The earliest attribution to Rabbenu Tam is in the Zeror Hamor (Bundle of Myrrh), a 16th century commentary on the Pentateuch. When speaking of repentance, Abraham ben Jacob Saba (d.c. 1508) commends this work and notes that “some people say it was composed by Rabbenu Tam.”8Abraham ben Jacob Saba, Zeror Hamor (Venice: 1567), p. 153b.
Elijah de Vidas (16th c.) cited our work in his Reshit Hokhmah and speaks of Rabbenu Tam as the author. These early references were to the famed Rabbi Jacob ben Meir Tam of Ramerupt, a grandson of Rashi. In the Amsterdam edition, 1708, Rabbenu Tam, however, is identified as Rabbi Jacob Tam of Orleans (d. 1189).
Menahem de Lonzano (1550-1624?) mentions our work in his Shete Yadot.9Shete Yadot (Venice: 1618), p. 122. Moritz Steinschneider, Die Hebraischen Ubersetzungen Des Mittelalters und Die Juden Als Dolmetscher (Graz, 1956) (Reprint), p. 883 “Der vf. des Ethischen B. ha-Jaschar, vielleicht Serachja ha-Jewani.” He states that Sefer Hayashar is ascribed incorrectly to Rabbenu Tam. “This is not so. The truth is that Rabbenu Tam composed a work and called it Sefer Hayashar, but that is a Talmudic work which is no longer extant. I have heard that this Sefer Hayashar was published once in Constantinople and once in Venice, and was written by Zerahiah Ha-Yevani.”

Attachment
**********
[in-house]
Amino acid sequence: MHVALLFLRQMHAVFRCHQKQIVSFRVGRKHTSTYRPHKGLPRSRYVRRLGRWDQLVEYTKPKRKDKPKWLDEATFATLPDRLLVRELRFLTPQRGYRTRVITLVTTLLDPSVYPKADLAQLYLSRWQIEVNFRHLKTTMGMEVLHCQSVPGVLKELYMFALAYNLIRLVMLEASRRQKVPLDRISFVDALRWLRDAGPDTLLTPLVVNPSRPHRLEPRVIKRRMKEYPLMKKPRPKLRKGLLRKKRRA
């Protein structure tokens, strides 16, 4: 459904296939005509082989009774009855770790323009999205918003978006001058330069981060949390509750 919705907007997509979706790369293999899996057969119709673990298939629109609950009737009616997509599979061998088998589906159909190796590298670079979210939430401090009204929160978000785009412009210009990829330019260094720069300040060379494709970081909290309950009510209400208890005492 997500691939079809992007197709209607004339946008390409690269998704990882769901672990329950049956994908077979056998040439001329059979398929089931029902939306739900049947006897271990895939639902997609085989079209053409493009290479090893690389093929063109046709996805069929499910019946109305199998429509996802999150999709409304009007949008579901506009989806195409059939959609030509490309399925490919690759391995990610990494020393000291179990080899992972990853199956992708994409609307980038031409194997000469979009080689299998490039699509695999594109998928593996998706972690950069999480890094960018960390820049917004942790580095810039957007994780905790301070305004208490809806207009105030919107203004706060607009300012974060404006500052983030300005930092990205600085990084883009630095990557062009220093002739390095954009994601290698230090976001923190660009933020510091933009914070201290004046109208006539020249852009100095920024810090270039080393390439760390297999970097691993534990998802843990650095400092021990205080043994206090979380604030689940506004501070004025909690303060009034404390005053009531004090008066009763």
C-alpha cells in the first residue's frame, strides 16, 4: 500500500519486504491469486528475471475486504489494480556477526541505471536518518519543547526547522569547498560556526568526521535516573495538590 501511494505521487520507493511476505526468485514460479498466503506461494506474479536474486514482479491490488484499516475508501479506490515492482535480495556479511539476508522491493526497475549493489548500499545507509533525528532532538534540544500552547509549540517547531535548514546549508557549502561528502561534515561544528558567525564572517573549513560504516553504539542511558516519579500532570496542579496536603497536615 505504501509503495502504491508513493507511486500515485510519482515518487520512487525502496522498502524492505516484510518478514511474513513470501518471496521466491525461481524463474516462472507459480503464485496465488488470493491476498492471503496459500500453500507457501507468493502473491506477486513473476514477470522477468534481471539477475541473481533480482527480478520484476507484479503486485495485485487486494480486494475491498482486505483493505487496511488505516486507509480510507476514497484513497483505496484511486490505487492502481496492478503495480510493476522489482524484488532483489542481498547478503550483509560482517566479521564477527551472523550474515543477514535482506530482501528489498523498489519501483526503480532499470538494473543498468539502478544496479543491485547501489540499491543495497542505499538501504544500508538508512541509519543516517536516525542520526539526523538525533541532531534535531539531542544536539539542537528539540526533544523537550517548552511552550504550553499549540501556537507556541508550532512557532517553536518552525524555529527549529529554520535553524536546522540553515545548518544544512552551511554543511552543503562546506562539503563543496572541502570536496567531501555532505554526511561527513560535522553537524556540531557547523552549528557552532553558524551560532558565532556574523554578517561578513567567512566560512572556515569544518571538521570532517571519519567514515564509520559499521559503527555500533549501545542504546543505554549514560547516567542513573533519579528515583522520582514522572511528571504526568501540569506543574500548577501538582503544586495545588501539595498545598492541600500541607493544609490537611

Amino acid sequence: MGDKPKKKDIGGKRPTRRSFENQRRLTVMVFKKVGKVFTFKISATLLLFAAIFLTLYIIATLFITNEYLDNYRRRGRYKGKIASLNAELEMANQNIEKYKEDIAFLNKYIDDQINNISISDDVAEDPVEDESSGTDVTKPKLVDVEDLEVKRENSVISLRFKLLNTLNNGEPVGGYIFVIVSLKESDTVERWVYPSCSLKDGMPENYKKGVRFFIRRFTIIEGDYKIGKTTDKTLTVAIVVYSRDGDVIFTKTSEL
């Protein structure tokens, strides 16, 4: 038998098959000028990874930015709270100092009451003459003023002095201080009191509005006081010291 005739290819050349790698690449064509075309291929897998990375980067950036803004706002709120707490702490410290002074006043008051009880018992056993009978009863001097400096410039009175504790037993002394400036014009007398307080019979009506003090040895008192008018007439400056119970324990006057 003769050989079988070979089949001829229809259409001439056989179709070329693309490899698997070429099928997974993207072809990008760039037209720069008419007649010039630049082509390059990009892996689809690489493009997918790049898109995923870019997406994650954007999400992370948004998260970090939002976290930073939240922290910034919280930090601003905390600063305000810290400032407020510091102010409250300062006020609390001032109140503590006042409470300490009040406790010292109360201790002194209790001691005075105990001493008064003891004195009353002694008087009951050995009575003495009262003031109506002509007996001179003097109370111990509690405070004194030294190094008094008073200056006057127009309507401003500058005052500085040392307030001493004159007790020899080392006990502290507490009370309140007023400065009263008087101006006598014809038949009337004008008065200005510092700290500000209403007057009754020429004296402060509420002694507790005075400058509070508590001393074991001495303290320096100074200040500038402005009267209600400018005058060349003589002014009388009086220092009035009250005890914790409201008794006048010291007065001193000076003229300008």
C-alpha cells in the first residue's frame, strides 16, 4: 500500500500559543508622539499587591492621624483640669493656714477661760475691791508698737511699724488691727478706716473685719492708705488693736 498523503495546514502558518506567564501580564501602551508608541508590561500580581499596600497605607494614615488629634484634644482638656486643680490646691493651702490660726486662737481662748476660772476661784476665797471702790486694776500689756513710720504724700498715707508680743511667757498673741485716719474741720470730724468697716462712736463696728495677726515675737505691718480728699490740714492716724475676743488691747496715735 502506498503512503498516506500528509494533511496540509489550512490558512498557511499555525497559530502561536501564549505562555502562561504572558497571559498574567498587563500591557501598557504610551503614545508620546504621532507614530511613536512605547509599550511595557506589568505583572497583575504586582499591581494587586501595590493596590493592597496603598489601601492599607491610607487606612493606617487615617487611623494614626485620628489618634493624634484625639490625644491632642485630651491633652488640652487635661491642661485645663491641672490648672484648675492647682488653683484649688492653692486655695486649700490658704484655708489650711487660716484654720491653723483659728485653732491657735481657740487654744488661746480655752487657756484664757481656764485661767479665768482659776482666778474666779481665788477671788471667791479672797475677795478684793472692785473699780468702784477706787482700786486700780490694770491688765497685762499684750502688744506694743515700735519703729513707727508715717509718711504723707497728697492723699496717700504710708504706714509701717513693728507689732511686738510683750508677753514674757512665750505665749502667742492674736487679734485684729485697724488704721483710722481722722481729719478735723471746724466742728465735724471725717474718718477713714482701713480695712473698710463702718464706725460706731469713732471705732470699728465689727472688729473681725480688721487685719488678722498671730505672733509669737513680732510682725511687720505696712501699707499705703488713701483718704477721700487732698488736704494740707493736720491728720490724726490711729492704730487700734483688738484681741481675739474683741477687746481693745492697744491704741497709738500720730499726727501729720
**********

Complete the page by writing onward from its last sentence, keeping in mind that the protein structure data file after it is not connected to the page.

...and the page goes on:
Hardly anything is known about Zerahiah Ha-Yevani. The Jewish Encyclopedia describes him as being a “Byzantine ethical writer of the 13th or 14th centuries.”10Vol. XII, p. 661. See Meyer Waxman, A History of Jewish Literature (New York: Bloch Publishing Company, 1943), Vol. 2, p. 276. The Encyclopedia Judaica has a reference to him in the article describing our work, marked with an asterisk, which connotes items that are included in the Encyclopedia. However, there is no description of Zerahiah Ha-Yevani. To add to the mystery of Zerahiah’s identification, there were some who confused Zerahiah Ha-Yevani with Zerahiah Ha-Levi, the author of Ha-Maor, a super-commentary on the Talmud.11Hayyim Joseph David Azulai, Schem Hag’dolim (Vienna: 1864), ed. Yitzchak ben Jacob, Vol. 1, p. 22b (“The statement made in a printed edition … that some hold that the book was written by R. Zerahiah Ha-Levi, the author of Ha-Maor, cannot be maintained.”) On Schem Hag’dolim see Proceedings Rabbinical Assembly of America (New York: 1939) Theodore Friedman, Hayyim Joseph David Azulai, Preliminary Sketch, pp. 276-287. Meir Benayahu, R. Hayyim Yosef David Azulai (Jerusalem: Mossad Harav Kook 1959).
The difficulty of identification continued. Thus, in Schem Hag’dolim there are two conflicting references.12Ibid, p. 22b, p. 41, Part 2. In Part 1, Hayyim Azulai speaks of Zerahiah Ha-Yevani as being the author of our text. In Part 2, however, he clarifies that the Sefer Hayashar should be ascribed to R. Tam of Orleans. “Now, I have seen in the Seder ha-dorot that the author is R. Tam of Orleans, one of our masters, the Tosafist. If this is the tradition, we must accept it.”